Thursday, August 6, 2009

Lei Zu and the Silkworm

We've been studying ancient China this week, including farming, the Yangtze and Yellow Rivers, the Shang Dynasty, pictograms, and silk. Part of what Amirah does for history is to narrate back to me what we learned at a previous lesson. She's requiring fewer and fewer prompts to do the narrations. This time it was just questions like, "And then what happened?" and, before she dictated the last three sentences, "What was the point of her discovering the cocoon?" It's been fun to see her progression with this skill. Narration is a precursor to writing. It helps the student gather their thoughts in an orderly fashion without having the additional task of writing them down on paper which can really disrupt the flow when they're in the early stages of printing. So, here's her narration!

Lei Zu and the Silkworm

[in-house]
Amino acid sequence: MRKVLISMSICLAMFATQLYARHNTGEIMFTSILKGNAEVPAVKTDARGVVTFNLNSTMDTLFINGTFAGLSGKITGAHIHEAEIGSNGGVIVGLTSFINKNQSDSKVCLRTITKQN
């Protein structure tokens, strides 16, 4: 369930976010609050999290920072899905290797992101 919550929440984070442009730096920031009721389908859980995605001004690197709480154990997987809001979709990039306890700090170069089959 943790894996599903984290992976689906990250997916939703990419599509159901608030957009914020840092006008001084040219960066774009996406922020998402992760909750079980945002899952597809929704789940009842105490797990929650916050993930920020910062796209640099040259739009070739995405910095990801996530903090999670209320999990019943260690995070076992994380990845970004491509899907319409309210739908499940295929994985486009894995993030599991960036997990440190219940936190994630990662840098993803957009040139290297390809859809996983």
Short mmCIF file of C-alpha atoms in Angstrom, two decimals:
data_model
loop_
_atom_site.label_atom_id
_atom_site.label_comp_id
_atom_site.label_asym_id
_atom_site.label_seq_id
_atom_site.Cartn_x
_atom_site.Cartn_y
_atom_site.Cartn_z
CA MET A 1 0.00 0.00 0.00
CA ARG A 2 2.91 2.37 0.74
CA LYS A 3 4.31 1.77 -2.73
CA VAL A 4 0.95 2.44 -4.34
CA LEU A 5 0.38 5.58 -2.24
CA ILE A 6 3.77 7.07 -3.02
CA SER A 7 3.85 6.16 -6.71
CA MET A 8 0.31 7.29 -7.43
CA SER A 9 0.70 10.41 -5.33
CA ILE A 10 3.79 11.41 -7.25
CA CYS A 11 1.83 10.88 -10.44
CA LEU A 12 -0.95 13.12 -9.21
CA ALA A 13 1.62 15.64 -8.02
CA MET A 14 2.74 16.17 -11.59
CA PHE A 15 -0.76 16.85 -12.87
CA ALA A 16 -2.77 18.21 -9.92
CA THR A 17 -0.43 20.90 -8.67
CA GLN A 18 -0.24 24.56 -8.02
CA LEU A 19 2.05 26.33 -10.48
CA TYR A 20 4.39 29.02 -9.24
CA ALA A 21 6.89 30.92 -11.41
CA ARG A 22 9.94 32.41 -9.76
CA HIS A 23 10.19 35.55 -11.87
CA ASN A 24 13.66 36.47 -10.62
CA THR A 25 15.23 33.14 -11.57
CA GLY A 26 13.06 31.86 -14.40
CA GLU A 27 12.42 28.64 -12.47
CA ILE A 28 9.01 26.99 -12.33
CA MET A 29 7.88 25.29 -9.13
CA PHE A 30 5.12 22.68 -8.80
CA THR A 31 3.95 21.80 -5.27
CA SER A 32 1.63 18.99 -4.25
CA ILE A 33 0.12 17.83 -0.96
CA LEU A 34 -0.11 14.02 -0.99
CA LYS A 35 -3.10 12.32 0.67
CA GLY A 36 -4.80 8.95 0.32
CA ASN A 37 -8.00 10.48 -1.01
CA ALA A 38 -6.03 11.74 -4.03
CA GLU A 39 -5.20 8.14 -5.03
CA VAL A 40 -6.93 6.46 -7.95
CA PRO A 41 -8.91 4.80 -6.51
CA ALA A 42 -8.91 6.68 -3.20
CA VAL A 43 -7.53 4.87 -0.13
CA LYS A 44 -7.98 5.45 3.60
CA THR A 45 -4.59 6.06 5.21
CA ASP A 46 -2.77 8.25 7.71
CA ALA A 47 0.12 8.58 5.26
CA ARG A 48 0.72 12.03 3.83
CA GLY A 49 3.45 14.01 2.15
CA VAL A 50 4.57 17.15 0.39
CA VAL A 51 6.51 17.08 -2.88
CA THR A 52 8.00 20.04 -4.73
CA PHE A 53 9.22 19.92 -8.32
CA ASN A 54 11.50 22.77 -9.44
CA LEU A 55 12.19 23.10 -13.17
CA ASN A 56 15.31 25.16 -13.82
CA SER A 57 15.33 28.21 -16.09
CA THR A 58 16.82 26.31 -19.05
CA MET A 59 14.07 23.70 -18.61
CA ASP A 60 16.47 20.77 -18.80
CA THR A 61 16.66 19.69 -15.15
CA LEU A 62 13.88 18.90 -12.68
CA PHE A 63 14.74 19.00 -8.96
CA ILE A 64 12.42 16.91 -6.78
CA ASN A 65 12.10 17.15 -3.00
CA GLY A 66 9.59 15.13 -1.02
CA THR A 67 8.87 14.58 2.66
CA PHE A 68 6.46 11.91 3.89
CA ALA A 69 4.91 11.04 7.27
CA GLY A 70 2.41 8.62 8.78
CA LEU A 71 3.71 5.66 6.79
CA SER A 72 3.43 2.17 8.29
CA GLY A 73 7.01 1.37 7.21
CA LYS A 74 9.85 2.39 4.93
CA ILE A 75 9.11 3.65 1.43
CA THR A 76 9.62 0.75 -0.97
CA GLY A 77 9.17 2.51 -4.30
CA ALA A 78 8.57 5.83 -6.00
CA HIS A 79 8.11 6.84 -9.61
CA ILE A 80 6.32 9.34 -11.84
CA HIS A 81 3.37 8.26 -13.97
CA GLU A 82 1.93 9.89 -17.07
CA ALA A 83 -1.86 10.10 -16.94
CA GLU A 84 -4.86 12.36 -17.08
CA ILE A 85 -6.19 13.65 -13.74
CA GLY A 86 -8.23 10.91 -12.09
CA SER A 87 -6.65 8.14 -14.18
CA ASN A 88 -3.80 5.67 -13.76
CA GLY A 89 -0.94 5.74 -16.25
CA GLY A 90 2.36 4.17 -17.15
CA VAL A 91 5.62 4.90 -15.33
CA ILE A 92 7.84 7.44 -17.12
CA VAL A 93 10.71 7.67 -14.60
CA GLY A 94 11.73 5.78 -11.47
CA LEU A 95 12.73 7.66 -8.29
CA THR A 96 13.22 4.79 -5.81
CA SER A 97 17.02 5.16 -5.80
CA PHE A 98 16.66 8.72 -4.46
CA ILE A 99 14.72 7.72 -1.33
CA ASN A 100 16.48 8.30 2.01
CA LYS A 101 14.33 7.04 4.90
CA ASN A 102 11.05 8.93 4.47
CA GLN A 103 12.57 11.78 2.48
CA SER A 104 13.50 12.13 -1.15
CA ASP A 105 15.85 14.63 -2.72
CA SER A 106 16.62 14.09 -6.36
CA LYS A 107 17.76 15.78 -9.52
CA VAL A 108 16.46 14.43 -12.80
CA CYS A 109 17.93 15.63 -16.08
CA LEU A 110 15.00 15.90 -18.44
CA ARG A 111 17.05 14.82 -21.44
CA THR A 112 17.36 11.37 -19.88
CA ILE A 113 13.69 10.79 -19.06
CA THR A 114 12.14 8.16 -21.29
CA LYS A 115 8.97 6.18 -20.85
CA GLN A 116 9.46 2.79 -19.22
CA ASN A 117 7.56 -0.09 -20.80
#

One day, Lei Zu was sitting under a mulberry tree. She ordered her maid to get her lunch underneath the mulberry tree. When she had some tea, a cocoon fell inside of her tea. She pulled it out and the cocoon started to unravel. She took the cocoon and went around the whole garden and unraveled it as she walked. She decided to weave it for her husband and make a robe. Her husband gasped because it was so shiny. Her husband said, "We will call it silk."


I really like doing these narrations. When papa comes home and asks Amirah, "What did you do today?" he rarely gets a grunted "I forget" or "I don't know." She gets lots of practice, mostly for history and composition, in recalling things in order and expressing them out loud. I see very clearly how good it is for student to gain a lot of skill in narration and printing separately before putting them together.

No comments: